Six Lessons Learned from Large Corporations

Another Monday morning, and there you are ensconced in front of your PC ready to start the day's work, all warm and comfortable in old sweats with your funny-bunny slippers on your feet. As you sip freshly-brewed coffee from the mug (printed with your company logo), you glance out the window and see your neighbor running toward her car. She's wearing her navy blue "power suit", white blouse and navy high heels. She holds an overflowing coffee cup in one hand and an attache case in the other. With a bagel jammed into her grimacing mouth, she stands there for a moment trying to figure out how to open her car door. When she finally pulls away, rushing to her corporate job, you sigh and think, "Boy, do we live in two separate worlds!". Not so. Take a closer look. See how the lessons learned in her corporate world are directly applicable to your small business.

Lesson #1 -Learn to plan ahead.

Large corporations require careful planning. Managers are expected to turn in detailed plans for the next calendar year in August of the current year. Documentation about how specific products and services will be sold are noted. Projections of expected revenue and expenses are detailed and illustrated by various charts and graphs. A less-detailed five year plan is presented together with the twelve-month plan to the company directors. Careful determination is made up front regarding future business ventures. Can you predict your business outlook for the months of April, May, and June? Wouldn't detailed planning help you to realize your business goals?

Lesson #2 - Understand industry drivers.

Walk into a high level meeting of a corporation on any given day, and there's bound to be a discussion of "industry drivers." By understanding what drives the customer's industry, you can determine how to leverage the drivers, and how to provide better service and better products for customers.

For example, look around at the rapid growth of take-out chicken restaurants. Lots of competition for the same consumer audience. If it's your job to produce ad copy for one of these restaurants, you need to understand the demographics of the customers. Are they health conscious, preferring broiled chicken and steamed vegetables? Do they have young children who demand fried chicken and French fries? What can you put in your ad copy that will make them chose your client, and not the competition? It's the preferences of the customer base that represents the industry driver. When we understand what makes our customer successful, we understand the concept of industry drivers. Do you know what makes your customerºs business a success?

Lesson # 3 - Request report cards.

Successful corporations do not play the game of "if only the customer would go away, we could get our work done!" Successful corporations know that their number one priority is customer satisfaction. And they are diligent about measuring their success. There are frequent customer meetings to ensure that customers' needs are met by the work performed. Surveys are conducted on a regular basis. Upper management contacts customers directly to inquire how the team is performing on the contract. Presentations are conducted that highlight the corporation's accomplishments in order that they be noted in the customer surveys. Have you asked your customer for your report card lately?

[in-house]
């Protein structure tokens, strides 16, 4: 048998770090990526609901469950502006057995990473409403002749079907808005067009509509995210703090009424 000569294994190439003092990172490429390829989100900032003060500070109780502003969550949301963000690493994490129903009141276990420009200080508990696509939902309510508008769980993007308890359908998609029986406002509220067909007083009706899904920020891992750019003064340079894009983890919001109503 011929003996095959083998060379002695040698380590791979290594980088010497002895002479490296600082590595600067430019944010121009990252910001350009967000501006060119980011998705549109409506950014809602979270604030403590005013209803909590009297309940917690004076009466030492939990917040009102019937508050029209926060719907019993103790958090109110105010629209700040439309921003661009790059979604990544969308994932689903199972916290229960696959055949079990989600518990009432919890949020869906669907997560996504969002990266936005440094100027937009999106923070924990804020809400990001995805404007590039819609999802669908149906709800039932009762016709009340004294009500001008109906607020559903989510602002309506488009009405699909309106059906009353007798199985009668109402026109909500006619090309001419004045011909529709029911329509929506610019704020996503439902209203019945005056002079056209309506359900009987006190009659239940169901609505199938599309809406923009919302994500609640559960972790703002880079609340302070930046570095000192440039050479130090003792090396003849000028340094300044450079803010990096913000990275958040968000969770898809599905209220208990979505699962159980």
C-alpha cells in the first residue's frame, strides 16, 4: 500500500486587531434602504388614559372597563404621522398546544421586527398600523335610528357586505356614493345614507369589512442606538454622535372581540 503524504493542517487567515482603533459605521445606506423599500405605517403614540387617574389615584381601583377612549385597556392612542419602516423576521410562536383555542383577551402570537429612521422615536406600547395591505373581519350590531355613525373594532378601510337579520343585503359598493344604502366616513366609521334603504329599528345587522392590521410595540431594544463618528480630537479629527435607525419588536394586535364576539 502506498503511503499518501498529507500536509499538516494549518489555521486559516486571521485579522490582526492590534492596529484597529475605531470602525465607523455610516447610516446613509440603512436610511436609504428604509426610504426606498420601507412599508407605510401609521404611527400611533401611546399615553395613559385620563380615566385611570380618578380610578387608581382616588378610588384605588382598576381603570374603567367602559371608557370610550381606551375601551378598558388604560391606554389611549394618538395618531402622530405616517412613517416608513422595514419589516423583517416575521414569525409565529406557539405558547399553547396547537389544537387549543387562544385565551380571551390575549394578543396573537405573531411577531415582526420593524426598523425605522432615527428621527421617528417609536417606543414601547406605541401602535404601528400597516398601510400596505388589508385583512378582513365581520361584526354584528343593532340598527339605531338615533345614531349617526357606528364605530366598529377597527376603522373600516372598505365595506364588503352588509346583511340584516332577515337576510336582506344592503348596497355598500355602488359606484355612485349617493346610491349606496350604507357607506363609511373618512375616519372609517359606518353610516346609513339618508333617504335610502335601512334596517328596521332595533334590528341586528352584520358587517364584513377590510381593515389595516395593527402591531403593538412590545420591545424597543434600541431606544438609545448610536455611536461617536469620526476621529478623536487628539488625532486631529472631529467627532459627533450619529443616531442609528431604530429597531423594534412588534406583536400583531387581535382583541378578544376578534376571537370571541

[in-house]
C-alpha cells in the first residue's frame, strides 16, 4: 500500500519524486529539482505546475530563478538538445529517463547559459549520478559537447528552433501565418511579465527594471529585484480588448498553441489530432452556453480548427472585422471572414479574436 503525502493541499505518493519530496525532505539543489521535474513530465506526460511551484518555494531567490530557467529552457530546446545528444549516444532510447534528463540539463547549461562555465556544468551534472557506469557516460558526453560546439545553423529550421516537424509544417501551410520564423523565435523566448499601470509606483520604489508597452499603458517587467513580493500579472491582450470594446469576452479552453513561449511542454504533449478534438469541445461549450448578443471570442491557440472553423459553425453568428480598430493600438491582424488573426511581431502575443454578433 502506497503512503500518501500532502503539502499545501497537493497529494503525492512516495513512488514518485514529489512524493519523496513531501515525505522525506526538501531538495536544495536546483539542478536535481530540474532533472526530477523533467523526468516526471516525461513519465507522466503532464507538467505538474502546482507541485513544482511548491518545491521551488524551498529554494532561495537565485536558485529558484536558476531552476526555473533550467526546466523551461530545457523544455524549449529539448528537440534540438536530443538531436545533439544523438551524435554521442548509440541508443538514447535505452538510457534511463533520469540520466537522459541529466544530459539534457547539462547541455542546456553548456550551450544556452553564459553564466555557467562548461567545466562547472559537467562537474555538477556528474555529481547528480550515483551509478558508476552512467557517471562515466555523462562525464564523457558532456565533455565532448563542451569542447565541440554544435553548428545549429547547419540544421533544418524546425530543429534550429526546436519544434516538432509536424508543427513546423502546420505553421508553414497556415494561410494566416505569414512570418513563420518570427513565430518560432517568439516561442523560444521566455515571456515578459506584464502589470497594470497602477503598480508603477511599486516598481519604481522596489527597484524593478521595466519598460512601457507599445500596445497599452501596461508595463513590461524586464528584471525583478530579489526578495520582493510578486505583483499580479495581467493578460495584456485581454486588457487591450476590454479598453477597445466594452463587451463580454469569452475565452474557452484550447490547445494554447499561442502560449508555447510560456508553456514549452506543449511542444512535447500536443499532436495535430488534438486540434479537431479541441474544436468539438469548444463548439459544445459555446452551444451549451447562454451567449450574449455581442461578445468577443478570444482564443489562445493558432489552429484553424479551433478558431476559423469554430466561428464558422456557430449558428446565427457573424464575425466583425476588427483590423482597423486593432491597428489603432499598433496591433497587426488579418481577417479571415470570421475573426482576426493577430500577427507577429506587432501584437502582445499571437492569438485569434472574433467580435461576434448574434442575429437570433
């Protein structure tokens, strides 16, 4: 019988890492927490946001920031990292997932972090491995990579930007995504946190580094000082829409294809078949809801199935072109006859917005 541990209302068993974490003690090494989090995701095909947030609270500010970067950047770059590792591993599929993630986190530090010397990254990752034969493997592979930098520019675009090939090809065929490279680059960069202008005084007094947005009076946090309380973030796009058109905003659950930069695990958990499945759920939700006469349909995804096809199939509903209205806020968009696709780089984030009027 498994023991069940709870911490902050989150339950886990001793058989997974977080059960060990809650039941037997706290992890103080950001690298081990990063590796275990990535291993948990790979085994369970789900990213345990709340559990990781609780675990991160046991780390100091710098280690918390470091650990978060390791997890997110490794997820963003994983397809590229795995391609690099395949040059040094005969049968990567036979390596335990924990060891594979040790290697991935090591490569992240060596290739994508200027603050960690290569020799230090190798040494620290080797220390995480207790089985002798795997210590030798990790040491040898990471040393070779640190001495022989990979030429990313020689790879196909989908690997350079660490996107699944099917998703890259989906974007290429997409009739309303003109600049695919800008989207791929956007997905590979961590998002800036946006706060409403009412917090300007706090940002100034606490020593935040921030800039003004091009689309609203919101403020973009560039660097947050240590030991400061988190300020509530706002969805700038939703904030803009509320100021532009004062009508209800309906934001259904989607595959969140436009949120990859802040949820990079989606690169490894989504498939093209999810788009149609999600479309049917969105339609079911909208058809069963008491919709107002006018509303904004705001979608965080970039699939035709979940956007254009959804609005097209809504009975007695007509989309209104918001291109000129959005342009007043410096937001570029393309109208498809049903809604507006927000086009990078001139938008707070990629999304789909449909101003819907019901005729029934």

Lesson # 4 - Know the competition.

Large corporations have entire departments dedicated to competitive analysis. The department is totally focused on the competition for the corporation's products and services. The competitive analysis team analyzes the success ratio of the product, the financial aspects, and the competitor's presence in the industry. Competitive analysis is so critical to the success or failure of a large corporation that large numbers of consultants are brought in to assist with the process. Armed with this critical knowledge, large corporations carefully prepare for the bid and proposal arena. While small businesses obviously cannot afford entire departments or even an extra person devoted to competitive analysis, can you afford not to keep an eye on your competition?

Lesson # 5 - If you can't beat 'em, join 'em.

While examining the competition, large corporations will frequently make the decision that they actually need to team with the competition in order to win a large piece of business. The synergy of two or even three large companies will present an unbeatable team. Even if you're not the "primary" on the contract, it becomes a "win-win" situation for all the companies involved in the bid for business. Look around at your competition. Is there anyone you can team with to present an even stronger, united front for success?

Lesson # 6 - Think globally.

Large corporations are always urging team members to think globally. This concept refers to conducting business on an international scale, and getting out of "the box" of focusing only on current products, current services, current customers, current locations. It involves becoming a visionary, and dedicating time to learning about the corporation's future industry, as well as the customer's future industry. It involves taking action now in order to be an active player in the future. Do you know the future plans of your customer ? Why not hold a global planning session together? Can you support them in getting out of "the box"? Provide the visionary leadership that will move you both toward a successful future.

So next time you see your corporate neighbor rushing toward her car, gently tap on your window to get her attention. When she looks up at you, bagel in mouth, raise one of your funny-bunny slippers in a salute. After all, the two of you, corporate and small business, really do share a lot of the lessons!